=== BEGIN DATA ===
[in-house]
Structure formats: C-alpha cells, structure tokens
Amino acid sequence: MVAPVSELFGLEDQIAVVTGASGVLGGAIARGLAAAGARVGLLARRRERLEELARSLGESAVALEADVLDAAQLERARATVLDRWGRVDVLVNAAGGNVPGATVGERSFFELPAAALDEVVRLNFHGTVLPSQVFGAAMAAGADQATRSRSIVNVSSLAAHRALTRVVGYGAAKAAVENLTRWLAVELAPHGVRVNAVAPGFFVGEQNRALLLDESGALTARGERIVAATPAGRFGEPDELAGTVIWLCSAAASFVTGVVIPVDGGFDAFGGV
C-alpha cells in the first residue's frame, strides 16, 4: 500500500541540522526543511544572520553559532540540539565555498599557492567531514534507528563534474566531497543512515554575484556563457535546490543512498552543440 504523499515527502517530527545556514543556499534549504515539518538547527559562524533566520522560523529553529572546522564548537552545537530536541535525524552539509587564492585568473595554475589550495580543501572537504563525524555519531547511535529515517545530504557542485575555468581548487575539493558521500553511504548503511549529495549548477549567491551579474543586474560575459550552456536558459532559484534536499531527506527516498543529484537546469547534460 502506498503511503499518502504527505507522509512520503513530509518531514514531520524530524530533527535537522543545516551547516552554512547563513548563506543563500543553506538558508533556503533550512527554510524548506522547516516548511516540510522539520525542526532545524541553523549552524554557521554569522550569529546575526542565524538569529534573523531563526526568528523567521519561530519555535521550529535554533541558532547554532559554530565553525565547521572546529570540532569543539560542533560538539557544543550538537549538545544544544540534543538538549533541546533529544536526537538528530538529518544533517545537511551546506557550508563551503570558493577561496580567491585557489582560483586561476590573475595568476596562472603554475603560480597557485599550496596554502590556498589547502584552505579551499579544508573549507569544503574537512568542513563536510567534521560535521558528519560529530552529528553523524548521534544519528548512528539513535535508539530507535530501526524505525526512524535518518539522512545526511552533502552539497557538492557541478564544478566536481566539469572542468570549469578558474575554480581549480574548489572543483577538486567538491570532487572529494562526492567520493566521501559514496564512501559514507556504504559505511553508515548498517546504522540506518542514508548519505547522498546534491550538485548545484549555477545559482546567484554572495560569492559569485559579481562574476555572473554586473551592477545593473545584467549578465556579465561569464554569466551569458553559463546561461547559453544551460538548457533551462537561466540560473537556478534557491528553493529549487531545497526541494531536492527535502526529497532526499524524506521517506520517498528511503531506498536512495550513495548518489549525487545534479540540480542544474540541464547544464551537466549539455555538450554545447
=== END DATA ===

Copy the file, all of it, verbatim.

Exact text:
[in-house]
Structure formats: C-alpha cells, structure tokens
Amino acid sequence: MVAPVSELFGLEDQIAVVTGASGVLGGAIARGLAAAGARVGLLARRRERLEELARSLGESAVALEADVLDAAQLERARATVLDRWGRVDVLVNAAGGNVPGATVGERSFFELPAAALDEVVRLNFHGTVLPSQVFGAAMAAGADQATRSRSIVNVSSLAAHRALTRVVGYGAAKAAVENLTRWLAVELAPHGVRVNAVAPGFFVGEQNRALLLDESGALTARGERIVAATPAGRFGEPDELAGTVIWLCSAAASFVTGVVIPVDGGFDAFGGV
C-alpha cells in the first residue's frame, strides 16, 4: 500500500541540522526543511544572520553559532540540539565555498599557492567531514534507528563534474566531497543512515554575484556563457535546490543512498552543440 504523499515527502517530527545556514543556499534549504515539518538547527559562524533566520522560523529553529572546522564548537552545537530536541535525524552539509587564492585568473595554475589550495580543501572537504563525524555519531547511535529515517545530504557542485575555468581548487575539493558521500553511504548503511549529495549548477549567491551579474543586474560575459550552456536558459532559484534536499531527506527516498543529484537546469547534460 502506498503511503499518502504527505507522509512520503513530509518531514514531520524530524530533527535537522543545516551547516552554512547563513548563506543563500543553506538558508533556503533550512527554510524548506522547516516548511516540510522539520525542526532545524541553523549552524554557521554569522550569529546575526542565524538569529534573523531563526526568528523567521519561530519555535521550529535554533541558532547554532559554530565553525565547521572546529570540532569543539560542533560538539557544543550538537549538545544544544540534543538538549533541546533529544536526537538528530538529518544533517545537511551546506557550508563551503570558493577561496580567491585557489582560483586561476590573475595568476596562472603554475603560480597557485599550496596554502590556498589547502584552505579551499579544508573549507569544503574537512568542513563536510567534521560535521558528519560529530552529528553523524548521534544519528548512528539513535535508539530507535530501526524505525526512524535518518539522512545526511552533502552539497557538492557541478564544478566536481566539469572542468570549469578558474575554480581549480574548489572543483577538486567538491570532487572529494562526492567520493566521501559514496564512501559514507556504504559505511553508515548498517546504522540506518542514508548519505547522498546534491550538485548545484549555477545559482546567484554572495560569492559569485559579481562574476555572473554586473551592477545593473545584467549578465556579465561569464554569466551569458553559463546561461547559453544551460538548457533551462537561466540560473537556478534557491528553493529549487531545497526541494531536492527535502526529497532526499524524506521517506520517498528511503531506498536512495550513495548518489549525487545534479540540480542544474540541464547544464551537466549539455555538450554545447